Sometimes knows as superfine sugar, caster sugar is technically the same as granulated sugar. The difference between the two, however, is that caster sugar is ground finer compared to the larger crystals it comes from. It sits between granulated and powdered (confectioners) sugar for consistency.

Because of its texture, it can be applied differently to plain old sugar. It makes cakes lighter and more tender. Its texture makes it dissolve quicker than granulated sugar, turning it into the first choice for meringues, syrups, sauces, or when making cocktails.

In case you are unable to find caster sugar or want to be a crafty consumer. Pour granulated sugar into a food processor and blitz until you reach your desired coarseness as a caster sugar substitute.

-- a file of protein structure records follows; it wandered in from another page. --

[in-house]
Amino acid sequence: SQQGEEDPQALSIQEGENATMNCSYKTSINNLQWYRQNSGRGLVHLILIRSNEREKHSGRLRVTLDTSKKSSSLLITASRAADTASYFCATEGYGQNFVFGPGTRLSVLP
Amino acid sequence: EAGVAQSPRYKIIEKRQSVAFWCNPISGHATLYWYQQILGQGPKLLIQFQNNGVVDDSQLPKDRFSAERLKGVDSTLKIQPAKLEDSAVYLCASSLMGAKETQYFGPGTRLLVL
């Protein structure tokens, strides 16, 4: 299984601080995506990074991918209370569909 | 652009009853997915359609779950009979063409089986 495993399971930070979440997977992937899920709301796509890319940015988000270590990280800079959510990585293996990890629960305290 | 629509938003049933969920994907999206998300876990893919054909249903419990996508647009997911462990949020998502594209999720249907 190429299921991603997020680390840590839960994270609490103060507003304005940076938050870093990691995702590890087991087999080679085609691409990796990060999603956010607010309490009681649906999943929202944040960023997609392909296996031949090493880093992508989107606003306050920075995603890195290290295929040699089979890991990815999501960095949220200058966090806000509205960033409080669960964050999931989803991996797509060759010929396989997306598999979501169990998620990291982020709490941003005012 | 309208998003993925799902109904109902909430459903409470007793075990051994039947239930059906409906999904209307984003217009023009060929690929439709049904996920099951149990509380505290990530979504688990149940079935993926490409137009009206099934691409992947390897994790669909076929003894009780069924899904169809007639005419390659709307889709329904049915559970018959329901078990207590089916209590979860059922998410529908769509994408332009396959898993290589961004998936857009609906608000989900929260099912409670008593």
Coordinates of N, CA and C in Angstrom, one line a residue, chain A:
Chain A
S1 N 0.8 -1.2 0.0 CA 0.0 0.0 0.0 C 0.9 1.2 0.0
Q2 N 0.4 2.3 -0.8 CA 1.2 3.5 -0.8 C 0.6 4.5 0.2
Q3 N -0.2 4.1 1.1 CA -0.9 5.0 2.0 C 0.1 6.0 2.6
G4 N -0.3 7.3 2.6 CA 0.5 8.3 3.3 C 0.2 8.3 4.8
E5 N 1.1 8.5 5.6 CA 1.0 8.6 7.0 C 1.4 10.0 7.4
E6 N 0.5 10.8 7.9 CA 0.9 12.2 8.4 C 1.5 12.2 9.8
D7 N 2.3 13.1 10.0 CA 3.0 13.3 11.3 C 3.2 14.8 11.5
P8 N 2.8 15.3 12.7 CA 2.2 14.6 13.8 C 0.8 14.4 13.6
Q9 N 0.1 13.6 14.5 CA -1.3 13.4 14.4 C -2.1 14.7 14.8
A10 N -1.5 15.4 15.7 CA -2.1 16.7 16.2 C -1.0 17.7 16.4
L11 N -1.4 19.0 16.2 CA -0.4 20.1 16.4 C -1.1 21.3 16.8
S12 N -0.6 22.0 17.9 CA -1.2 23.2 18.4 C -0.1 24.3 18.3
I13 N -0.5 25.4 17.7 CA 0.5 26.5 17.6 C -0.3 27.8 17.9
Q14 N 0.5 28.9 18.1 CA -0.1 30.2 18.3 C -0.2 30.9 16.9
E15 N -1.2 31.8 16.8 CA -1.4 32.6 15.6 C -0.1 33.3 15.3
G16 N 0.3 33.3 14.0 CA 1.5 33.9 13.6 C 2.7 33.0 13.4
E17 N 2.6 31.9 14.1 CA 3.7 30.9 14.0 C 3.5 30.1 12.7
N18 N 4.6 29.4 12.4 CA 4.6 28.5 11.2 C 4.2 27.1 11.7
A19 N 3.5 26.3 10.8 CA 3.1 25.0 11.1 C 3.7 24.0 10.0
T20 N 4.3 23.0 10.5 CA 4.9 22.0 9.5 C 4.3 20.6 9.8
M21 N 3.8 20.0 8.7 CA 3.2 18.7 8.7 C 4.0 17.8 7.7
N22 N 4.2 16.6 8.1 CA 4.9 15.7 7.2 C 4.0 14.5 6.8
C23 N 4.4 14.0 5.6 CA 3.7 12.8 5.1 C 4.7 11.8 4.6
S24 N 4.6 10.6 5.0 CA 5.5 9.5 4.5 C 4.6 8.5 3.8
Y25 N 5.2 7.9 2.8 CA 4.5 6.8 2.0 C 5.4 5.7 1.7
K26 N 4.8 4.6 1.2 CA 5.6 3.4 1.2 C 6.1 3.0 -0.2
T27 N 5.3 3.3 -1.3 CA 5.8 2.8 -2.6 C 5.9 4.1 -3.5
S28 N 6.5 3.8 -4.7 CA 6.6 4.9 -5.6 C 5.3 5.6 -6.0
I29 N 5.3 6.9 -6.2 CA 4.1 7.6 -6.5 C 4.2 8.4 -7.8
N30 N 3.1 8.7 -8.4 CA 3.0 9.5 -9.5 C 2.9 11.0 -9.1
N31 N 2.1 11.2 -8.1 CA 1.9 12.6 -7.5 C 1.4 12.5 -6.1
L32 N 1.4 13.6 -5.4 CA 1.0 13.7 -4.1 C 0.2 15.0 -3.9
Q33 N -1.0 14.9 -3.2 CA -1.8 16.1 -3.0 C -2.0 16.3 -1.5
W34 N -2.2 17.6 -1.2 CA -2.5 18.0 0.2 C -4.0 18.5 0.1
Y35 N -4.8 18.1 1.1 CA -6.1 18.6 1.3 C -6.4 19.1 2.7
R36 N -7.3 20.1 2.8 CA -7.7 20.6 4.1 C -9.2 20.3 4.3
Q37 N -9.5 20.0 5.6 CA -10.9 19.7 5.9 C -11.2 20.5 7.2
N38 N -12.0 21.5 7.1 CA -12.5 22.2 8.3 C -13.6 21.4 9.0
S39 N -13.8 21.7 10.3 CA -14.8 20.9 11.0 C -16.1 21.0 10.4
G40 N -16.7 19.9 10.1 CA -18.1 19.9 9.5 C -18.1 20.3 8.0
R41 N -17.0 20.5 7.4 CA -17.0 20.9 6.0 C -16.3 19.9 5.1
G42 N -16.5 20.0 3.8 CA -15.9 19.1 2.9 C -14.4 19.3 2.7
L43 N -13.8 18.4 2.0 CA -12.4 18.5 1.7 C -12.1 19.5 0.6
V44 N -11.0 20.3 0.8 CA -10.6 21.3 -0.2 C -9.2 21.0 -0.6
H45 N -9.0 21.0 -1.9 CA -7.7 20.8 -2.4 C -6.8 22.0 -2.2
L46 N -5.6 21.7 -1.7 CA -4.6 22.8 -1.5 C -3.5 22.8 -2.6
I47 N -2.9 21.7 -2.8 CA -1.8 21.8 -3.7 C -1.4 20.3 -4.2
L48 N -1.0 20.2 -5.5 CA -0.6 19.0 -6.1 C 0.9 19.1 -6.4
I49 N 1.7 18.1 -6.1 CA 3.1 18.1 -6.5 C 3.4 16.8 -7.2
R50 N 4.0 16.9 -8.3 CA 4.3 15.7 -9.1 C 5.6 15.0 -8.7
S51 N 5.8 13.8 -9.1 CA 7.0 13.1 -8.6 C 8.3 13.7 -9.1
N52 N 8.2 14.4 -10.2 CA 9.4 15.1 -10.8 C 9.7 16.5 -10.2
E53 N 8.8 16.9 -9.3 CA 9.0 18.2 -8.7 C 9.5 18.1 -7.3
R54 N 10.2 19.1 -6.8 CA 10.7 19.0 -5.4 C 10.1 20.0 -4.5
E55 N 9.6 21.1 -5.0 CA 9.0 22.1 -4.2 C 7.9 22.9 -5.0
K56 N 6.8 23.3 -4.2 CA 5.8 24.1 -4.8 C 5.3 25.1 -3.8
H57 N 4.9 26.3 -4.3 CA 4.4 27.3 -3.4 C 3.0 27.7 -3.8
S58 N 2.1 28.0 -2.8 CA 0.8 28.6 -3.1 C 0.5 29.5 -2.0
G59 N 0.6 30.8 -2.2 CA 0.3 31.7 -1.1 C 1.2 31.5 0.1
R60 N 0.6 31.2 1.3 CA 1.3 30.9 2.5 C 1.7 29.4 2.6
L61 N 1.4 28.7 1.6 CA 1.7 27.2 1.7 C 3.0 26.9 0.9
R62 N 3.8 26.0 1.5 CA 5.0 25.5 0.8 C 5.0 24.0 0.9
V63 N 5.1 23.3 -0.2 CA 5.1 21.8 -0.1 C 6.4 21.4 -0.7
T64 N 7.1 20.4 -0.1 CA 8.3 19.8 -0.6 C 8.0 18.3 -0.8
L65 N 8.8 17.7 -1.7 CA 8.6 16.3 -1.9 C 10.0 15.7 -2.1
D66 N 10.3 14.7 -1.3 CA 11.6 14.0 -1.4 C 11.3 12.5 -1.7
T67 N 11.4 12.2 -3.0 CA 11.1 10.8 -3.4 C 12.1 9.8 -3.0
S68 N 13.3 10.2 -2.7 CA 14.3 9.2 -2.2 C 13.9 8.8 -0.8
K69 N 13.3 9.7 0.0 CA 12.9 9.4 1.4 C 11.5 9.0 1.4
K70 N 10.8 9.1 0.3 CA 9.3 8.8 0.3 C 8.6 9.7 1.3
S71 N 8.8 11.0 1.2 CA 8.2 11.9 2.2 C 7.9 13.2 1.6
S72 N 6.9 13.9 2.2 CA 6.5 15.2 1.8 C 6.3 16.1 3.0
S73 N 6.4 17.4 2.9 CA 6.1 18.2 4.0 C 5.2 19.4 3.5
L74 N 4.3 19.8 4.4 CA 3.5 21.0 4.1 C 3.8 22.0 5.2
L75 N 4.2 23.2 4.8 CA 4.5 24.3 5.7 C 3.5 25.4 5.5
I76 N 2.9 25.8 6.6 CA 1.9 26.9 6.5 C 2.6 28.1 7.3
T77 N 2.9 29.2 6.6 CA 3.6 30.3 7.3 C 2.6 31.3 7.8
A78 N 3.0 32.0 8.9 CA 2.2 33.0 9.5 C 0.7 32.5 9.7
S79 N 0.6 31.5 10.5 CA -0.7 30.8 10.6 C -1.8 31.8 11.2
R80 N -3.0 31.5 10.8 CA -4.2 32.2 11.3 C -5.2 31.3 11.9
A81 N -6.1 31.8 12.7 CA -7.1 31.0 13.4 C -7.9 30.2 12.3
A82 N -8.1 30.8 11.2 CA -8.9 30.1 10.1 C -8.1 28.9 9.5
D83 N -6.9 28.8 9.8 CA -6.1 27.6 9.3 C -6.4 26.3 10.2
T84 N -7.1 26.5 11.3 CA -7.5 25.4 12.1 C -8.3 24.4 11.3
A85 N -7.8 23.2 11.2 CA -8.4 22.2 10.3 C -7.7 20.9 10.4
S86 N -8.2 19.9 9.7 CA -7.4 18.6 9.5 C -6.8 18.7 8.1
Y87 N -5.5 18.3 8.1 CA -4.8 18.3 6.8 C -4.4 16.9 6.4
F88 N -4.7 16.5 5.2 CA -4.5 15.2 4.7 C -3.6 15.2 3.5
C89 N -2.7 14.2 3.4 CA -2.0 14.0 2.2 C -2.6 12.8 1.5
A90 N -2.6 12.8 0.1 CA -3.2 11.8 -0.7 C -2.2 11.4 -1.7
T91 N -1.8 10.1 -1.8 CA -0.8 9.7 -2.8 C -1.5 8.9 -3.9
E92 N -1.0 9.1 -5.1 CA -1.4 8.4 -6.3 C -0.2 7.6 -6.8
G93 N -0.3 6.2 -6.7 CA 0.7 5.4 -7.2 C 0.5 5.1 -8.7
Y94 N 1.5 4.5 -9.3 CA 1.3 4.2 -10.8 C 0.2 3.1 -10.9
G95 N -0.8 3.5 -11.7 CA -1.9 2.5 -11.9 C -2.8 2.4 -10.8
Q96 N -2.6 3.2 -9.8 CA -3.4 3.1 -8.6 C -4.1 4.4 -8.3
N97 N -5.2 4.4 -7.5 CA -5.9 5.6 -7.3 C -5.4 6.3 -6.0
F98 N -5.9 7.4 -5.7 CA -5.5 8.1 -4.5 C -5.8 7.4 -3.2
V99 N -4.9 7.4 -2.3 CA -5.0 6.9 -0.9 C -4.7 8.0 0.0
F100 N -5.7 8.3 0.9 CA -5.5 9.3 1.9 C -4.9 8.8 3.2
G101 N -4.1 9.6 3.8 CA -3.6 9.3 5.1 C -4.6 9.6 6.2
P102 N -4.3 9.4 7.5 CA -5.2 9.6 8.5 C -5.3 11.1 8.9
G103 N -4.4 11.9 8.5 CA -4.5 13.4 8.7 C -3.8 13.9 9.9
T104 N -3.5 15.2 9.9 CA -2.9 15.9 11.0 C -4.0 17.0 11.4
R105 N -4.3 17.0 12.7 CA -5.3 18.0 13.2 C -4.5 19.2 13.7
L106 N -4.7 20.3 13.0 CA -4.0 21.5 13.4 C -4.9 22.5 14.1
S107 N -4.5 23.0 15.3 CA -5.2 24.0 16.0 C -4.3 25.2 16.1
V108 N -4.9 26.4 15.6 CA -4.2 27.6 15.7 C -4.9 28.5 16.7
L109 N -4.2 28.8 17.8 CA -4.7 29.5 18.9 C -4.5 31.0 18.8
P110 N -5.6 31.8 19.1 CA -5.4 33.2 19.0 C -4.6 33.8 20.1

Confectioners Sugar

Powdered Sugar, Types of Sugar

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This fluffy, silky sweetener, is also known under its pseudonym of powdered sugar. Arguably the second most popular form of sugar, like caster sugar it is a finer version of granulated sugar – but with a twist. It is so fine, the crystalline texture of granulated sugar becomes a light powder.

To prevent confectioners sugar from clumping, cornstarch is in the mix. While this usually only makes up around 3 percent of the mix, the starch combined with the fine texture means that you can’t substitute powdered sugar for granulated sugar. It behaves differently when mixed, and the cornstarch can affect the texture of your dough.